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(photo source: Tony Stewart Official Store Facebook Page)

Since the race was on Monday- there seem to be fewer lugnuts pinging around my brain than normal- but here are the few that are pinging around. One gets a little soapboxy…so sorry about that.  Let’s get to them shall we?

1. First and foremost on my mind is Brad Keselowski and his comments about Jeff Gordon in the booth.  According to Sports Nation this is what Brad said:

“They need to get some people that aren’t inbred to the sport and own teams and have internal knowledge, because that is pretty crappy. It is what it is,” Keselowski added, via ESPN. “It’s not that I don’t like Jeff Gordon in the booth, it’s just that you need to have people in the booth that don’t own teams or have commercial interests to the sport, because they say things that are very biased.”

So first thing I am going to address is Brad using the term “inbred” in his statement because I have seen comments from several Jeff Gordon fan’s who have taken extreme offense to that term.  I do not think (and I could be wrong) that brad meant it as an affront to Jeff Gordon- stating that he is inbred.  I think that was just a poor choice of wording on Brad’s part. I think Brad meant it more in the way that one would use the words ingrained or inherent not in the “persons conceived of breeding between two closely related individuals” sort of sense.

However I do not agree with his assertion that Jeff Gordon shouldn’t be announcing in the booth because he is biased because he has a commercial interest in a team on the track. You can NOT tell me that any announcer or reporter for that matter is not biased in some fashion or other. It’s how they deal with that bias. While yes Jeff Gordon is financially involved in a race team on track (in an owner role with Jimmie Johnson’s team) it’s not like he is sitting there jabbering on and on about how great Jimmie is and that is it it. Jeff provides insight into the race from a fairly current driver stand point- he is more familiar with the cars than the other announcers. I appreciate and like his insights above all the other announcers to be frank (although Mike Joy is a close second). I would rather hear the race from the point of view from an announcer/commentator that knows the sport from the inside than have say…an ex-football player who knows nothing about racing sitting up there trying to commentate on what is happening on the track. I am sure that football fans would rather hear their games commentated on by ex-players and coaches than by say…ex tennis players who don’t know the sport. See where I am going with this? Do I want John McEnroe commentate a NASCAR race? Um no, not really. I want to hear about it from someone who knows what it’s like in that car, and who knows what officials are looking at.  It’s not like Jeff Gordon is the one that reported the possible hip check by the jack man on Brad’s car. He was just explaining it and the penalty and comparing it to a similar penalty in Vegas (which I would compare it to as well). They explained it on the MRN broadcast too (for those of us who had to listen instead of watch because of work obligations.  Brad’s not being picked on. Tony’s team got penalized for illegal body modification prior to a race last week at Charlotte- it was why he started at the rear of the field and why his crew chief is now on probation through the end of the year. I really do not understand what Brad’s issue is. Does that mean Dale Jr shouldn’t commentate before the Xfinity race series? It just seems like a pointless complaint. Plus- and I mentioned this on twitter- what does it really matter to Brad since that he is in the car and not listening to the commentary anyway.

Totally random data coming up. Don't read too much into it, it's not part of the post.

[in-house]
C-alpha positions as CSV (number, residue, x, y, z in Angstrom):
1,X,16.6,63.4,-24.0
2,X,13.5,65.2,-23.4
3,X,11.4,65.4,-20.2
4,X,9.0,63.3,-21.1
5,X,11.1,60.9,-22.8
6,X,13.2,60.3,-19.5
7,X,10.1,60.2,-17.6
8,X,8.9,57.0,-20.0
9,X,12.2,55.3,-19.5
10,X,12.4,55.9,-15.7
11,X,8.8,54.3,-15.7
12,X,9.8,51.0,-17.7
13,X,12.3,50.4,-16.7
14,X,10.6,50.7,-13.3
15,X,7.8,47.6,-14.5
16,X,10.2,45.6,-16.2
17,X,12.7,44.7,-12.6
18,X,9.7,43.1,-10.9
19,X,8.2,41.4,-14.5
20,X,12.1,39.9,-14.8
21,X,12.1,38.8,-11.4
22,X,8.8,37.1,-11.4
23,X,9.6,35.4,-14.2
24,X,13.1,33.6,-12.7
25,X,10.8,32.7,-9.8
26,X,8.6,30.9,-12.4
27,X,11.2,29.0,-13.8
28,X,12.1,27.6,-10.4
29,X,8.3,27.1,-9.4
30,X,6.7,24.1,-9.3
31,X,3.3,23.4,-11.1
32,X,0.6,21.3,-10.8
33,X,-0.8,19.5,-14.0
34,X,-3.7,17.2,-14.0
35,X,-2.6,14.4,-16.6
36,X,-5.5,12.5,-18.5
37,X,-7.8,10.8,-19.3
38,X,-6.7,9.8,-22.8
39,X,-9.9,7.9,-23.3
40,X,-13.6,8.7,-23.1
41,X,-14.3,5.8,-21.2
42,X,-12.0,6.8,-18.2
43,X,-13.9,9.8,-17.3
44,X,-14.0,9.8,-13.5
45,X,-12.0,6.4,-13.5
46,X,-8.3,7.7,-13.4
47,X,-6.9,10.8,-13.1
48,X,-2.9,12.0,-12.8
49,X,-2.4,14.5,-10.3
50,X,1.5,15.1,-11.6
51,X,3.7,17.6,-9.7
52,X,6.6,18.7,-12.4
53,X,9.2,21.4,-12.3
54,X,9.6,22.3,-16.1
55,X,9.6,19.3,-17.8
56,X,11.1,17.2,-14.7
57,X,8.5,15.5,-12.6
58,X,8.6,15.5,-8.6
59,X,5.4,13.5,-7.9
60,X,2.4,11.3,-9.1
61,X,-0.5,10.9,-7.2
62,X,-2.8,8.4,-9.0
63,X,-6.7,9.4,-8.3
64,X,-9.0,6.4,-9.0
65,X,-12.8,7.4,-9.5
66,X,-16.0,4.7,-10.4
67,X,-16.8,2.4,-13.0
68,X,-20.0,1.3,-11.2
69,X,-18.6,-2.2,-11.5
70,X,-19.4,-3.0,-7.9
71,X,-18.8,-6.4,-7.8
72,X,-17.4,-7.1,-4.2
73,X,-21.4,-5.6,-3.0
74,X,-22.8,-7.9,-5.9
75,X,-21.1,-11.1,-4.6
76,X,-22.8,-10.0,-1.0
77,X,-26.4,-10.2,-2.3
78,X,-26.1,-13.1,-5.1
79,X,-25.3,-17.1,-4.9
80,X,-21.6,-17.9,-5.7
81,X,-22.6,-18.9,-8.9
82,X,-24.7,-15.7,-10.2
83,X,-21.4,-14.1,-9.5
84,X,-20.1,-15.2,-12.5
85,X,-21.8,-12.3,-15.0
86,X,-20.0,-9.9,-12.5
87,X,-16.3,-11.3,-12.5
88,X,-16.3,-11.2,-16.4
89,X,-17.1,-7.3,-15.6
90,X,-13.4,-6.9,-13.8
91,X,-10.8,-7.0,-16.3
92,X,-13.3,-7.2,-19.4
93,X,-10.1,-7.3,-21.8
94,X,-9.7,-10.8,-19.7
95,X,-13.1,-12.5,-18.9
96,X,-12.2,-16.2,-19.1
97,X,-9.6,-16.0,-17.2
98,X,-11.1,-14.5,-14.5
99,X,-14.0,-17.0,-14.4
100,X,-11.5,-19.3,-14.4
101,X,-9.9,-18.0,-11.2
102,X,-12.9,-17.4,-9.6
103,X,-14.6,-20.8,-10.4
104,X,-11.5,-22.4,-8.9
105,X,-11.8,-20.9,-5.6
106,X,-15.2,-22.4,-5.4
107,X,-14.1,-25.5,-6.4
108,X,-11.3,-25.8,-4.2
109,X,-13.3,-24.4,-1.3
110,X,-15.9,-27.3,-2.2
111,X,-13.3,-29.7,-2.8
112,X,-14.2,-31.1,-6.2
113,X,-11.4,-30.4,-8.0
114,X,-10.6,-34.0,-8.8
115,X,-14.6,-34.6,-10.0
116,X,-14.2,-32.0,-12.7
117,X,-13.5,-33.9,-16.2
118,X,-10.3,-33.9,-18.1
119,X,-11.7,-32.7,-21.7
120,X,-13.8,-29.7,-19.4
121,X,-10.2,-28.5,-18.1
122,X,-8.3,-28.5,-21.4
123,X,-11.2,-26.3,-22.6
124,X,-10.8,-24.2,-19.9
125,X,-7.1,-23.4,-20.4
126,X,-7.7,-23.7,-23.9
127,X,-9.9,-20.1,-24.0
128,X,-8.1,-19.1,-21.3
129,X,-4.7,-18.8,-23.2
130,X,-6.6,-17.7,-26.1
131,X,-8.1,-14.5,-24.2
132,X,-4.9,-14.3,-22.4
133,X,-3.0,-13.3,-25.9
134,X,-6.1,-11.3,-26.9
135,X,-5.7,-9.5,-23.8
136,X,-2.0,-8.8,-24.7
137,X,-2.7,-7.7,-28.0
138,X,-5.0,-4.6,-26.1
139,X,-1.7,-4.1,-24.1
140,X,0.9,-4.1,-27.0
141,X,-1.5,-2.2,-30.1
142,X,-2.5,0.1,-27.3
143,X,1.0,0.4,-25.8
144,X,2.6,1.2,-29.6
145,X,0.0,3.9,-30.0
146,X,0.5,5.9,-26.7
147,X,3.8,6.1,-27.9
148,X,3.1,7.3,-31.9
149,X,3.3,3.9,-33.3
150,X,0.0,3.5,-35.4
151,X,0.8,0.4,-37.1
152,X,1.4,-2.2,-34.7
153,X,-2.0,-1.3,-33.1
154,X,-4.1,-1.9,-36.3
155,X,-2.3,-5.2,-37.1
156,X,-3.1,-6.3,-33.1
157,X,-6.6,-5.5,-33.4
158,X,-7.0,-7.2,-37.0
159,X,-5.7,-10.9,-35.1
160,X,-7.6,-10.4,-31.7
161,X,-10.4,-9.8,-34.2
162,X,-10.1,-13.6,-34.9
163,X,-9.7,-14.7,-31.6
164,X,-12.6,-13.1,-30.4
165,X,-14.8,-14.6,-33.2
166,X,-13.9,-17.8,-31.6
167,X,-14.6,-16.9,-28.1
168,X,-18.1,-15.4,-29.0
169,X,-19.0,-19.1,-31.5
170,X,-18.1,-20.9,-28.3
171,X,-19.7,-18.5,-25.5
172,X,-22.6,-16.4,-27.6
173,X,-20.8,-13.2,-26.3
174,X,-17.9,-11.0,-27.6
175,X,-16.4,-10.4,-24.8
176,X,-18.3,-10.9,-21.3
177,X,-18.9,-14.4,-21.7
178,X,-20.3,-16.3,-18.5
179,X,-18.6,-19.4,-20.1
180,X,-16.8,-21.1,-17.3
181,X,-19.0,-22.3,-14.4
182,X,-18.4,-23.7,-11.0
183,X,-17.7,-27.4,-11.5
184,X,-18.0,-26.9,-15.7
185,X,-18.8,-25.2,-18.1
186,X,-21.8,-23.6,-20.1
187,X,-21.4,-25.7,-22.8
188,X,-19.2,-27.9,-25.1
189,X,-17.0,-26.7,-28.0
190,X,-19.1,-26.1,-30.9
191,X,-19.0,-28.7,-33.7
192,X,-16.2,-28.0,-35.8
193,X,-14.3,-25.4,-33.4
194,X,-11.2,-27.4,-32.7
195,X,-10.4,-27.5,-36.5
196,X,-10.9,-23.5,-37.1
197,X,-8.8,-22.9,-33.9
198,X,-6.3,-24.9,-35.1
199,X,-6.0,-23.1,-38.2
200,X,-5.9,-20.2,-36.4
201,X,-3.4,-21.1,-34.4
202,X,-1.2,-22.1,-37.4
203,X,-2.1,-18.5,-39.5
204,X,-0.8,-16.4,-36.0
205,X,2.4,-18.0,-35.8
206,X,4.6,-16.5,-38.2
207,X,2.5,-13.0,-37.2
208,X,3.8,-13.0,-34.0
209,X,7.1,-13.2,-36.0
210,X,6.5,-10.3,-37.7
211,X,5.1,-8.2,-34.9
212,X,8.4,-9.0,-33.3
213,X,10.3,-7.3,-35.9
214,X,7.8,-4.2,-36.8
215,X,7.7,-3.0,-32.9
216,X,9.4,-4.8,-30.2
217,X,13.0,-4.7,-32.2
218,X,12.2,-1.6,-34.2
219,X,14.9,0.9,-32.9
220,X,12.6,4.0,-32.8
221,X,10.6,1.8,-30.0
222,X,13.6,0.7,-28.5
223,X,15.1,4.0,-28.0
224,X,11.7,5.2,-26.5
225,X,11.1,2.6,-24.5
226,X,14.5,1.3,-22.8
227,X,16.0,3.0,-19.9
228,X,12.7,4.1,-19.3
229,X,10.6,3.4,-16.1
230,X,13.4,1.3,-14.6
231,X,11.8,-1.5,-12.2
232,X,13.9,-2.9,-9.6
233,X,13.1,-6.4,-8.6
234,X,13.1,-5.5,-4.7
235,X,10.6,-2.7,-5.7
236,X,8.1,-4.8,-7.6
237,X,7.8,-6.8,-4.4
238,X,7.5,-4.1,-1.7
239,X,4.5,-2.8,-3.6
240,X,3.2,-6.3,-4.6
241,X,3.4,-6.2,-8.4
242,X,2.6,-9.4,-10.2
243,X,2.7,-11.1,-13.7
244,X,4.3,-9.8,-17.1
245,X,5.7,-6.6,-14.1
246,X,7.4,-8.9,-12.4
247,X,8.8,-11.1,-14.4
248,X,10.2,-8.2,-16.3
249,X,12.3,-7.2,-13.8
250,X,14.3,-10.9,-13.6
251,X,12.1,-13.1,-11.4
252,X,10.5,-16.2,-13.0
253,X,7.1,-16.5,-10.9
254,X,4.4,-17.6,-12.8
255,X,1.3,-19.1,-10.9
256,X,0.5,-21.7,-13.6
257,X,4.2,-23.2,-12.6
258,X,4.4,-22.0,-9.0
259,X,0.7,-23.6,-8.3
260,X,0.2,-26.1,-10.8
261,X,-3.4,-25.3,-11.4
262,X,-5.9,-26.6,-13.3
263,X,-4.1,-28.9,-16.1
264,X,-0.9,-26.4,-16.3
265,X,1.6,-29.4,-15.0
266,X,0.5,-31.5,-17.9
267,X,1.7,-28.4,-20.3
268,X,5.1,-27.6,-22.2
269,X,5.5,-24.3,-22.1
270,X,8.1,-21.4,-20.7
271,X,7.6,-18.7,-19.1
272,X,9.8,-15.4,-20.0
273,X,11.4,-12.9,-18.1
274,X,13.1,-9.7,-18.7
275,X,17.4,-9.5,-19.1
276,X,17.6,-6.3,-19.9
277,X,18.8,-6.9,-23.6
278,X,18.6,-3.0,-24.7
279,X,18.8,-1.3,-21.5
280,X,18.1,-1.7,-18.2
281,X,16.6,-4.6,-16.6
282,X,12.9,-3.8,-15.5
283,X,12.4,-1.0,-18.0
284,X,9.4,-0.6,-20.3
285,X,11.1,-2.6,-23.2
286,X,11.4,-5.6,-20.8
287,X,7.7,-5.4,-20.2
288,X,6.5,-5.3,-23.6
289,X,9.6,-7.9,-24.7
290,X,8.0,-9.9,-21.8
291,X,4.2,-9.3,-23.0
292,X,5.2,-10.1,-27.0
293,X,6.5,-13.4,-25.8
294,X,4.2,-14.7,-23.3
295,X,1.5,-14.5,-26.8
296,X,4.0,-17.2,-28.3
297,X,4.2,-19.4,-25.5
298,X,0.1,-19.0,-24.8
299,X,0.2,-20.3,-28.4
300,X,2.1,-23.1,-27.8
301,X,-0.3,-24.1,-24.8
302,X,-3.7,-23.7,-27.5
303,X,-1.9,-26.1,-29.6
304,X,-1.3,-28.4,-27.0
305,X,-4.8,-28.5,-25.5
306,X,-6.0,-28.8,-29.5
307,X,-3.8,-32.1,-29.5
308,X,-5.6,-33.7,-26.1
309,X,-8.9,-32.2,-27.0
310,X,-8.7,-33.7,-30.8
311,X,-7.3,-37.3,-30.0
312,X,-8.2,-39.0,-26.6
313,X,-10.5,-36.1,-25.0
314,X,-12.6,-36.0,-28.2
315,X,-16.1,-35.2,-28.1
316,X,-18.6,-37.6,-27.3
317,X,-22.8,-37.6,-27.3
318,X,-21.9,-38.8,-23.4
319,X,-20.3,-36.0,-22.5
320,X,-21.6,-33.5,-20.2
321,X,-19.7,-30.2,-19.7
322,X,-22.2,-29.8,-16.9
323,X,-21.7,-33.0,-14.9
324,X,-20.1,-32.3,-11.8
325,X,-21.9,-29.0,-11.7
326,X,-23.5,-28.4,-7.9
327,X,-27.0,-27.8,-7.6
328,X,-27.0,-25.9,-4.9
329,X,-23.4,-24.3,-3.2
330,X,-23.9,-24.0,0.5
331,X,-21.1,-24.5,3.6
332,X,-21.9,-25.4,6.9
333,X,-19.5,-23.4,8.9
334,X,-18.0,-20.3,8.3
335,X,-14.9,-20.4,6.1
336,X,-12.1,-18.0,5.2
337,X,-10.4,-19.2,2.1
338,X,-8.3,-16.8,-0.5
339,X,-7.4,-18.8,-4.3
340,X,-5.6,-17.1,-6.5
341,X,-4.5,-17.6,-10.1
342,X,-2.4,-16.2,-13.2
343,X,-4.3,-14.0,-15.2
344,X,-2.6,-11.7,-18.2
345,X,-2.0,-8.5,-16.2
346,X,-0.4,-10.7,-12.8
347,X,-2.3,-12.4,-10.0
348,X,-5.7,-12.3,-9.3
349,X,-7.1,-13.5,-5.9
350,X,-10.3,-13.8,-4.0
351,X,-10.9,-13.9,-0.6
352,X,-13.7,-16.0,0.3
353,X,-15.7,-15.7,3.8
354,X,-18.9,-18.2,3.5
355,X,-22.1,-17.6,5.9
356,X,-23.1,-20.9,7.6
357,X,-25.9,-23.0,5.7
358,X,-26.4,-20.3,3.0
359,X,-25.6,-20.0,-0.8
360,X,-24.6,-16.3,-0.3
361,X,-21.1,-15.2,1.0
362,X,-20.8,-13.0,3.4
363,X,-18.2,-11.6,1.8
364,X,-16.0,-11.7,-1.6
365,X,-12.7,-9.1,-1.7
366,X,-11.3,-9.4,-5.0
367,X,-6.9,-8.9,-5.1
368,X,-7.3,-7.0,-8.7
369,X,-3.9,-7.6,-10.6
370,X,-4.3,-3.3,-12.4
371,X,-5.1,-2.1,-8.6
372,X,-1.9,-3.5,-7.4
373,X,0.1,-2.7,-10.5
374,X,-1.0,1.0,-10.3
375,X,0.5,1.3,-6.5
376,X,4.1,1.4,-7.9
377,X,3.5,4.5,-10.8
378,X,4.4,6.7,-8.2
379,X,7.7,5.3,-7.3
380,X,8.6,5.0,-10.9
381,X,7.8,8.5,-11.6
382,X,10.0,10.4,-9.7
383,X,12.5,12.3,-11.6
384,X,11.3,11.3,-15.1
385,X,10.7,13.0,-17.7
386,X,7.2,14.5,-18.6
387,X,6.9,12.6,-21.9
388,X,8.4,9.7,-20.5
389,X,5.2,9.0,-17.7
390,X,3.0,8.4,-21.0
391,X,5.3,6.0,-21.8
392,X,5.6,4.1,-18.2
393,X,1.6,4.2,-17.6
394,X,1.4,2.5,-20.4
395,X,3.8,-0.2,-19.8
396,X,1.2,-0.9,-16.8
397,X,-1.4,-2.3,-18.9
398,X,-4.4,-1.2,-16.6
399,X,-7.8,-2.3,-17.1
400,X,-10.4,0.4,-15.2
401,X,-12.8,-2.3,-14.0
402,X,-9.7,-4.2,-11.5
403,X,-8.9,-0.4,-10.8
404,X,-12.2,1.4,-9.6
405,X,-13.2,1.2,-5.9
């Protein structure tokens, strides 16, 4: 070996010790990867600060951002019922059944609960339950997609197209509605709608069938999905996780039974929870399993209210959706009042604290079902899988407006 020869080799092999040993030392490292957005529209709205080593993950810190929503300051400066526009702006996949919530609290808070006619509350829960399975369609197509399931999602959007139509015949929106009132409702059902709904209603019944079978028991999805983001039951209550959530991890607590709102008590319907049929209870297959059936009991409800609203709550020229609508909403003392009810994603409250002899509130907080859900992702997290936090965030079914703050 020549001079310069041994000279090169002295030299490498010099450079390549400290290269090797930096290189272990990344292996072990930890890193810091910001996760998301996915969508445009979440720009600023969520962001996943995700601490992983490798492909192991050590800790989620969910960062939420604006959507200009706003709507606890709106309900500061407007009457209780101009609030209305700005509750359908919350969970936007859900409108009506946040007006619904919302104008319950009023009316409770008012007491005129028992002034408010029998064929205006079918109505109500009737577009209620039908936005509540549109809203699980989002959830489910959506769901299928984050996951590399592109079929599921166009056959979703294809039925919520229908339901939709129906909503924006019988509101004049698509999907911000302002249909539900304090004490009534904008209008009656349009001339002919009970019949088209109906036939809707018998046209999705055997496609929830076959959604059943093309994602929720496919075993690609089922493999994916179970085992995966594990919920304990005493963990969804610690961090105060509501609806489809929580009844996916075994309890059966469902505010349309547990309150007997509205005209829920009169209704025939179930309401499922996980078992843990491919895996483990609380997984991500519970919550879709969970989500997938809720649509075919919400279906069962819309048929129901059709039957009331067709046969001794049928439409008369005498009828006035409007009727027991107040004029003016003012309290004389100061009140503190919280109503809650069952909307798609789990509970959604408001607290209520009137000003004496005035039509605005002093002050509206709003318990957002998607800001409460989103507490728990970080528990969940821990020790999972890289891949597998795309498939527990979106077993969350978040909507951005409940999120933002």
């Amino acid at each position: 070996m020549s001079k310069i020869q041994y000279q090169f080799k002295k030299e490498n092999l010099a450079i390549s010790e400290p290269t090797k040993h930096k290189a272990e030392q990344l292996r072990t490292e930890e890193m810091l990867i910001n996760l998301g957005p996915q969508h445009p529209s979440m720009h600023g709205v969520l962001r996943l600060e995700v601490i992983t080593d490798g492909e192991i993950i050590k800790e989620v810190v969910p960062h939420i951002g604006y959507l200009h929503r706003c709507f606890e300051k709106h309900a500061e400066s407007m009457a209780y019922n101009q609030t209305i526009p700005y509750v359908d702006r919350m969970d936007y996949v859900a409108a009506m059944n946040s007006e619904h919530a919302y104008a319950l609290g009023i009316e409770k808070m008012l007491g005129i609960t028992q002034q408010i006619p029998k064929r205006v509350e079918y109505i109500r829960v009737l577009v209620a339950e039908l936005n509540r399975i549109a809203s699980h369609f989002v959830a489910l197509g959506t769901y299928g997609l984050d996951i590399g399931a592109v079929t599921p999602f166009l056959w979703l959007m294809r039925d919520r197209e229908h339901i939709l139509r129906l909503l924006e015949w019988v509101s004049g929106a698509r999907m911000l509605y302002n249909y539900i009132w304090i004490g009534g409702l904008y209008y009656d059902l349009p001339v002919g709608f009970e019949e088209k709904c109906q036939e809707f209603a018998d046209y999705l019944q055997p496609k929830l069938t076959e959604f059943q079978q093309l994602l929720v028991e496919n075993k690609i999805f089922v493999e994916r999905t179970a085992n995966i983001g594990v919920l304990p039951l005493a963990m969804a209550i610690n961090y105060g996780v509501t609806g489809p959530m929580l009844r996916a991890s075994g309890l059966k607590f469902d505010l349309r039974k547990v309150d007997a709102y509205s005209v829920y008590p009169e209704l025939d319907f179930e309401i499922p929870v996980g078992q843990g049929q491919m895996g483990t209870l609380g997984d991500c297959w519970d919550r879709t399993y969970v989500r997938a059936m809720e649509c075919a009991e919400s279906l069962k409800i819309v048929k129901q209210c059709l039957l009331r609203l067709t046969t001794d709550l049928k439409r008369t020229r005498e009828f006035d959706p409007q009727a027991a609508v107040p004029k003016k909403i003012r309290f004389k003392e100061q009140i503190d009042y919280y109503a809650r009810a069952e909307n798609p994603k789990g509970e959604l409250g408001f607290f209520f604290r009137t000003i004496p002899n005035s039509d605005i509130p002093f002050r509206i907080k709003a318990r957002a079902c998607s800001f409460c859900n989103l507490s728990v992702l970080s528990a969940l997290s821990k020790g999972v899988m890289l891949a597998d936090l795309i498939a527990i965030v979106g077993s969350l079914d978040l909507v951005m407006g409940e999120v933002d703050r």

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(photo source: Tony Stewart Facebook)

Are you all ready for Talladega? I admit I always fret about Talladega even more than I do about races at Daytona. So this is what has been rolling around in my head like lugnuts during a green flag pitstop: